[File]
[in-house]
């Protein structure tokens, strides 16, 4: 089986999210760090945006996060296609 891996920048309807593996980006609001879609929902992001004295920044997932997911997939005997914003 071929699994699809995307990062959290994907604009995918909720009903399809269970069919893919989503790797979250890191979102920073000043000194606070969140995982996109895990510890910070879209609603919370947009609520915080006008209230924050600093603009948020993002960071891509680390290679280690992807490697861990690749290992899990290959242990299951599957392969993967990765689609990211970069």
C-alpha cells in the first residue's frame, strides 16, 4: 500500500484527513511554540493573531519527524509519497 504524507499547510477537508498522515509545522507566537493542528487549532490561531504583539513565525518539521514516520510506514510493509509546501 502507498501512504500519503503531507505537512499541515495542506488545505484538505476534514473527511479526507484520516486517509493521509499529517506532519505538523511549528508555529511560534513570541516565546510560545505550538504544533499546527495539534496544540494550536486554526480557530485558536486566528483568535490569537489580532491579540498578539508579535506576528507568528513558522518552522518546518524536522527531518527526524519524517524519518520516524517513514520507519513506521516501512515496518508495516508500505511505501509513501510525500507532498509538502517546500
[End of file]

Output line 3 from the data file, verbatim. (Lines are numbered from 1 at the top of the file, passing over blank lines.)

C-alpha cells in the first residue's frame, strides 16, 4: 500500500484527513511554540493573531519527524509519497 504524507499547510477537508498522515509545522507566537493542528487549532490561531504583539513565525518539521514516520510506514510493509509546501 502507498501512504500519503503531507505537512499541515495542506488545505484538505476534514473527511479526507484520516486517509493521509499529517506532519505538523511549528508555529511560534513570541516565546510560545505550538504544533499546527495539534496544540494550536486554526480557530485558536486566528483568535490569537489580532491579540498578539508579535506576528507568528513558522518552522518546518524536522527531518527526524519524517524519518520516524517513514520507519513506521516501512515496518508495516508500505511505501509513501510525500507532498509538502517546500